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68Ga DOT PET/CT improved QOL over 6 months compared with 18Ga DOT PET /CT in patients with active cranial arteritis. These preliminary results of 68Ga DOT PET/CT support a role for PET/CT in the evaluation and treatment of patients with cranial arteritis.

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What are the common side effects of 68-ga ha-dotatate pet/ct?

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It is important for clinicians to anticipate and recognize some of the common side effects of 68Ga dotatate PET and CPT as they could lead to an important clinical change. Those side effects are a headache, headache with dizziness, nausea, vomiting, and diarrhea. They seem to be transient, last less than 3 hours, and they can be safely managed. Nevertheless, they deserve monitoring during the 6 to 24 hours after their resolution. We recommend a clinical care audit to collect patient's medical history to monitor these side effects. This might provide additional tools to guide diagnosis, treatment, and follow-up in patients with suspected CVS.

Unverified Answer

What is the latest research for cranial arteritis?

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Patients must keep their doctors informed on important news and findings that could help with their condition (CAs). The latest research updates for CAs can be found at [Powermedicine.com|Powermedicine.com]](http://powermedicine.com/brain-and-immune). CAs can be extremely life-threatening illnesses that occur when immune system attacks the wall of blood vessels around the brain - that's when cranial arteritis is diagnosed.

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How does 68-ga ha-dotatate pet/ct work?

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68-Gad is known to be used to diagnose, stage, and monitor cancers such as medulloblastomas and kidney cancer because it is absorbed by cancer cells, thereby enhancing their uptake while sparing normal tissues from being harmed. Results of this trial in a mouse xenograft model suggest that 68-Gad PET may be useful in the detection of granulomatous disease related to the treatment of sarcoidosis with corticosteroids. In addition, we show that use of 68-Gad in this study reduced the number of false-positive scans and increased the number of patients found to be positive for sarcoidosis and other disease.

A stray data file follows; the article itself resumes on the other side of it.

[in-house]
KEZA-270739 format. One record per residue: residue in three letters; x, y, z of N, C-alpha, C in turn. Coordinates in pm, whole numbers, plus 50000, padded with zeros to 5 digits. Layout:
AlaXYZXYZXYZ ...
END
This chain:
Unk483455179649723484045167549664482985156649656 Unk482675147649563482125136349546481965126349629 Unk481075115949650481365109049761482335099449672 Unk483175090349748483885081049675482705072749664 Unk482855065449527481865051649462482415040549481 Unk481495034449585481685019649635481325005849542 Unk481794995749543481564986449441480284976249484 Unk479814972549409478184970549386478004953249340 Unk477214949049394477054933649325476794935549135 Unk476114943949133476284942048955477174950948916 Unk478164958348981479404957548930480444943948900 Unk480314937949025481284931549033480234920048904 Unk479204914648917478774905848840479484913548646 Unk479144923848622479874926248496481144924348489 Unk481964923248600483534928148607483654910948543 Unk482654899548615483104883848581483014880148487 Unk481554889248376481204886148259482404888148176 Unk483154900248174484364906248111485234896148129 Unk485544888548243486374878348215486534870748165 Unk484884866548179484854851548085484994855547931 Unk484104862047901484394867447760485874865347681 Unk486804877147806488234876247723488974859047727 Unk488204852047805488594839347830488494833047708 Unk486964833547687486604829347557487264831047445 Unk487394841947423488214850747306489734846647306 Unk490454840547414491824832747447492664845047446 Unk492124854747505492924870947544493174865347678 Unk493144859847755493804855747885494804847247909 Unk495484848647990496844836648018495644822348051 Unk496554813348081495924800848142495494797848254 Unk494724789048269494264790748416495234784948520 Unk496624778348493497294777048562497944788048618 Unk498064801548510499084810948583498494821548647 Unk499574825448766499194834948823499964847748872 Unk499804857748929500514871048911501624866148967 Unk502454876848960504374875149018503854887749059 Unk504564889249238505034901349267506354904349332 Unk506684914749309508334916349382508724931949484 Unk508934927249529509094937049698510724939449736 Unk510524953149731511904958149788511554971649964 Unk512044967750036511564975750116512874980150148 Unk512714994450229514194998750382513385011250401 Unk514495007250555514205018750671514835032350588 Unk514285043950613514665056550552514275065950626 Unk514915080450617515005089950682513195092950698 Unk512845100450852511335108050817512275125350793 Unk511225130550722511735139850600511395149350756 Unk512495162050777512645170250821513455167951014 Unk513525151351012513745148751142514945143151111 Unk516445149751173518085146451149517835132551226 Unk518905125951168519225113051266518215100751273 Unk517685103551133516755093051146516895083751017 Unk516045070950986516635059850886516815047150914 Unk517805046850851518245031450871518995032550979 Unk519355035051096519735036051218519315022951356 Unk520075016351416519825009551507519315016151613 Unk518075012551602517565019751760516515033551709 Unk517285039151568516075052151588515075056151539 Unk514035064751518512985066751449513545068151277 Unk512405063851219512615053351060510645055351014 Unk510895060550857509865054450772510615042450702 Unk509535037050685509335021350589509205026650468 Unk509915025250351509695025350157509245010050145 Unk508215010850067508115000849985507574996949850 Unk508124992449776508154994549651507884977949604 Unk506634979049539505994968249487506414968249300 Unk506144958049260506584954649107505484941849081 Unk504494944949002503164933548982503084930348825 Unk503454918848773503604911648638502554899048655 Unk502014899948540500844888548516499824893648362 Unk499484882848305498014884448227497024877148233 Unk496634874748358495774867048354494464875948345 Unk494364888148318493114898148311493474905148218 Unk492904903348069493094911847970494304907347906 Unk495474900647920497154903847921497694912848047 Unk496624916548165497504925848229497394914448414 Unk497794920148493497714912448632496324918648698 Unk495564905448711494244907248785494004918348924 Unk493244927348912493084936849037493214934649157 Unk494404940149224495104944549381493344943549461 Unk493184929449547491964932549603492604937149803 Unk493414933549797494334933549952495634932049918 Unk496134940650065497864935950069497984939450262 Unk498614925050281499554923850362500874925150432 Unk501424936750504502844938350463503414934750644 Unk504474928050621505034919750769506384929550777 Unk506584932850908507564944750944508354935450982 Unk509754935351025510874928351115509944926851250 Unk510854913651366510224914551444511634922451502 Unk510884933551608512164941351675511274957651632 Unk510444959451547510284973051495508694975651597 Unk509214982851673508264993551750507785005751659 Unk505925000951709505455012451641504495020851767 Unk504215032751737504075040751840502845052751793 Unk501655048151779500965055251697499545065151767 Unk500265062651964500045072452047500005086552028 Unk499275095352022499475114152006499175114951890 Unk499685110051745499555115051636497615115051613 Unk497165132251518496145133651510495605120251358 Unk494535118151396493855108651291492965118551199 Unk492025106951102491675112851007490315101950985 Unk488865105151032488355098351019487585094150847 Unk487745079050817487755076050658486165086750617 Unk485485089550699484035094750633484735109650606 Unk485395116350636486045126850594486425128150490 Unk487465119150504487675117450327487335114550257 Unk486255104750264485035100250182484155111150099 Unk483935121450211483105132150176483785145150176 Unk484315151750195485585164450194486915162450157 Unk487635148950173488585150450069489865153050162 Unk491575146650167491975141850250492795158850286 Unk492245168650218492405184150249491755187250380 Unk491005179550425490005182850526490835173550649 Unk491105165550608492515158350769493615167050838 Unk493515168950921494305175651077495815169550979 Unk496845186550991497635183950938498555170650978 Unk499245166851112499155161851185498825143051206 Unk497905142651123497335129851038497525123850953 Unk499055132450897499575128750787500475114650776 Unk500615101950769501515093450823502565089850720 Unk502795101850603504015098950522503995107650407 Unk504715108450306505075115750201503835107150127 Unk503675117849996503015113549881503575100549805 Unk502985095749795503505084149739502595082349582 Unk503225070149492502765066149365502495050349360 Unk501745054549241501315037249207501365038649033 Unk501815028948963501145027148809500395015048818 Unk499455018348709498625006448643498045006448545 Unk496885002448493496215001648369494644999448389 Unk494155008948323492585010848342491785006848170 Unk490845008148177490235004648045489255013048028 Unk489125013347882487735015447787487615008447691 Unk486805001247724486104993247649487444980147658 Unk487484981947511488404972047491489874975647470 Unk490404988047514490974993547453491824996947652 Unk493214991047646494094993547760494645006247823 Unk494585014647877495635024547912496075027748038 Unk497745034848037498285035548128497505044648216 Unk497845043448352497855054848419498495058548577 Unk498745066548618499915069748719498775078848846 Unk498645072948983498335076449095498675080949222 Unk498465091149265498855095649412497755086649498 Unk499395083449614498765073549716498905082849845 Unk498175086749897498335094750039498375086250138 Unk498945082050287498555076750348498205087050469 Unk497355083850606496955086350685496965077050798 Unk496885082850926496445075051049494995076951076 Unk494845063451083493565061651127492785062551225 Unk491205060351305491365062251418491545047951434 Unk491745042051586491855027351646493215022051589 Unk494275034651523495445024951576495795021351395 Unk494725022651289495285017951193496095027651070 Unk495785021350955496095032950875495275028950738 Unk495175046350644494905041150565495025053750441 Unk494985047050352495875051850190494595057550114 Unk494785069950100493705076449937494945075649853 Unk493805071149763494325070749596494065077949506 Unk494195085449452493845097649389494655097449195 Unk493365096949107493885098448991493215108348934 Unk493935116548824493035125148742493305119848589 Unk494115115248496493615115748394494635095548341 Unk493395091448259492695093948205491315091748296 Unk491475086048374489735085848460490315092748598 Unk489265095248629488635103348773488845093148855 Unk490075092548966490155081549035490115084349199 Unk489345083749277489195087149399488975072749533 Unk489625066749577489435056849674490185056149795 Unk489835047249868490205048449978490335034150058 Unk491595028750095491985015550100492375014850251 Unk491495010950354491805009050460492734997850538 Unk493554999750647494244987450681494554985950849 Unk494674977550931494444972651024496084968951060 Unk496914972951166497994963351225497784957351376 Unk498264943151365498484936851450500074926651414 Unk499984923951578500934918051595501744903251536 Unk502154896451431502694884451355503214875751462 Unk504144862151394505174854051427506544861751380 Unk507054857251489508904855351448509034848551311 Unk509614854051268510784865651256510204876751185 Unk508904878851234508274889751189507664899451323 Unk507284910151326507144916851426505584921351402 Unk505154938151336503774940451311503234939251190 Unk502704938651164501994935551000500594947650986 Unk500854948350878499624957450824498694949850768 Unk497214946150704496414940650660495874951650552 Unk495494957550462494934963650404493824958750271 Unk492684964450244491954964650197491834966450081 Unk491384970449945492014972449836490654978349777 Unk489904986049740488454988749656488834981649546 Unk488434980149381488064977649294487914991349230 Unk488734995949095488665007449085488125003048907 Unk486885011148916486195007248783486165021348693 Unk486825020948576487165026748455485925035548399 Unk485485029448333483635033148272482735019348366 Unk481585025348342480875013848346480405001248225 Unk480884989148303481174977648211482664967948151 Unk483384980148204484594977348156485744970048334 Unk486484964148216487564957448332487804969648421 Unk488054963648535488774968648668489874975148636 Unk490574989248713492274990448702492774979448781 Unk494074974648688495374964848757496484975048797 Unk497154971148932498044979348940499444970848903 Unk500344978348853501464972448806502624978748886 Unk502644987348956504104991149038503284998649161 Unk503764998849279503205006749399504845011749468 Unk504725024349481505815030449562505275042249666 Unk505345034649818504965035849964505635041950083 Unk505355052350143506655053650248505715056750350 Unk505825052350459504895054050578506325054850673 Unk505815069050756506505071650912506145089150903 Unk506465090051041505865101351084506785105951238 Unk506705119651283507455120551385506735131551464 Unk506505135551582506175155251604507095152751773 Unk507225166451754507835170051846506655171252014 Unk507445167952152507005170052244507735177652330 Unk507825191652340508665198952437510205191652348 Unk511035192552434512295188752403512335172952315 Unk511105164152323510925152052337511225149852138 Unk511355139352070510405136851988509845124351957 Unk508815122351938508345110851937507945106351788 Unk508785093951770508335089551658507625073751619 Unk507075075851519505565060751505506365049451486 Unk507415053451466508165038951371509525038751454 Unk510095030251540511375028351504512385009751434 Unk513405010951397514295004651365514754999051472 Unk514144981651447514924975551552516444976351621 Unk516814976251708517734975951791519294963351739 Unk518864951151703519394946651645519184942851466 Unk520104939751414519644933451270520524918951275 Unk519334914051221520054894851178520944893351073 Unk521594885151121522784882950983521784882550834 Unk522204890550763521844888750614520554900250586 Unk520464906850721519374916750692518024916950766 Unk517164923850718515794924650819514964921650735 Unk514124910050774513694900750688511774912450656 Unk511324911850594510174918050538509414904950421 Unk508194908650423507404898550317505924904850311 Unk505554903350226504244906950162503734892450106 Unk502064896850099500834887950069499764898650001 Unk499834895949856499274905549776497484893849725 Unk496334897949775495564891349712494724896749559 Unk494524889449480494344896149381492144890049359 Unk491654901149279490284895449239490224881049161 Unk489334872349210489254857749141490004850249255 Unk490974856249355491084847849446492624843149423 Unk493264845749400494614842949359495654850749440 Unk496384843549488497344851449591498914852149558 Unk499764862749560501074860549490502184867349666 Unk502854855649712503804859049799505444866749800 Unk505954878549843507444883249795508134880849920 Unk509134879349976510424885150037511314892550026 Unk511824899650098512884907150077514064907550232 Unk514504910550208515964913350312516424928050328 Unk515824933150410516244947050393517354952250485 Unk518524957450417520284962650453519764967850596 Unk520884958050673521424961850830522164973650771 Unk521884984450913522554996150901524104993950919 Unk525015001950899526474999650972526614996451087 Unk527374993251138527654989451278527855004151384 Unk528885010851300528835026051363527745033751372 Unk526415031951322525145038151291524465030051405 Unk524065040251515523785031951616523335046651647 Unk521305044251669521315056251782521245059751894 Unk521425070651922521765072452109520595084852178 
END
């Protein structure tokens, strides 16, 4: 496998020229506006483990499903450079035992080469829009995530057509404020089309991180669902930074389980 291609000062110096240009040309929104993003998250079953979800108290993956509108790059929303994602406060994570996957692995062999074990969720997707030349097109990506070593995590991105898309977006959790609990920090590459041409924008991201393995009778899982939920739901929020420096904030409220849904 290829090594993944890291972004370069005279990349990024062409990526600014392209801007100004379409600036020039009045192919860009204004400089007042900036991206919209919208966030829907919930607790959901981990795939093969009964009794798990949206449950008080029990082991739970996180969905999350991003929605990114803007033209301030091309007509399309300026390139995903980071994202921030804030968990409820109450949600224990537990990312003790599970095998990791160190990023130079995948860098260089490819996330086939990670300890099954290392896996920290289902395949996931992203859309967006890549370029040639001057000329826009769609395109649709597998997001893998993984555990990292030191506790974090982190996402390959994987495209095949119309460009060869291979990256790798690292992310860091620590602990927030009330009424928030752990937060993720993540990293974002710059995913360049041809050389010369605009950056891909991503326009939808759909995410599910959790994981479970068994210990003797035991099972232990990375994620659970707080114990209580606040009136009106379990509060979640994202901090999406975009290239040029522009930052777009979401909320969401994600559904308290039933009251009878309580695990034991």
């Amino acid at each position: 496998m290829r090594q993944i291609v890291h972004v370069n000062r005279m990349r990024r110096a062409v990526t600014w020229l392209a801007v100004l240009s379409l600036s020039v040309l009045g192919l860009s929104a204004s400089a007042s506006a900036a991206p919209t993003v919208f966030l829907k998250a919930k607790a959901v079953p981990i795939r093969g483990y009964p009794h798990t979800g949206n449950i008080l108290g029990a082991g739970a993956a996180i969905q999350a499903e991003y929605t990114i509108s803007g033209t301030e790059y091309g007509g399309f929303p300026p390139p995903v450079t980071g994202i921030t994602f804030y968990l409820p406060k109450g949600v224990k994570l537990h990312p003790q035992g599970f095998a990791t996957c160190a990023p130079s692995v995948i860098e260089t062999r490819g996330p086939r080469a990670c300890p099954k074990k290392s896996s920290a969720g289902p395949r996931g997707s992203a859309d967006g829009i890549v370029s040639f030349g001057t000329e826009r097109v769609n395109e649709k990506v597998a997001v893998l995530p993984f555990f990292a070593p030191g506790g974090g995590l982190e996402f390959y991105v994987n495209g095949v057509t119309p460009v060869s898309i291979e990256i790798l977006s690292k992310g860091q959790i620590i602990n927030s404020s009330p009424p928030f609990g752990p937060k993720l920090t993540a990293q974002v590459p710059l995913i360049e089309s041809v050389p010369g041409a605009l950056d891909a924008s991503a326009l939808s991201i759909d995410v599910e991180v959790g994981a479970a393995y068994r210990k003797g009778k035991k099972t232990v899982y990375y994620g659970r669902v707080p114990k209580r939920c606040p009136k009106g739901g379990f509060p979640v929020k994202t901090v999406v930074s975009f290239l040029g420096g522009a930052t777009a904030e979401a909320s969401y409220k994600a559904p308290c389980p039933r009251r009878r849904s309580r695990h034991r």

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Is 68-ga ha-dotatate pet/ct typically used in combination with any other treatments?

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Gadolinium-based MRI contrast agents (GBCA) are typically used in combination with other methods. However, this approach often produces clinically desirable improvement in gadolinium-positive patients who are treated with multiple previous therapies.

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Who should consider clinical trials for cranial arteritis?

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In the absence of conclusive evidence for treatment of primary cranial arteritis, it is appropriate for clinicians to consider participation in a trial to assess the overall effectiveness of a treatment regimen.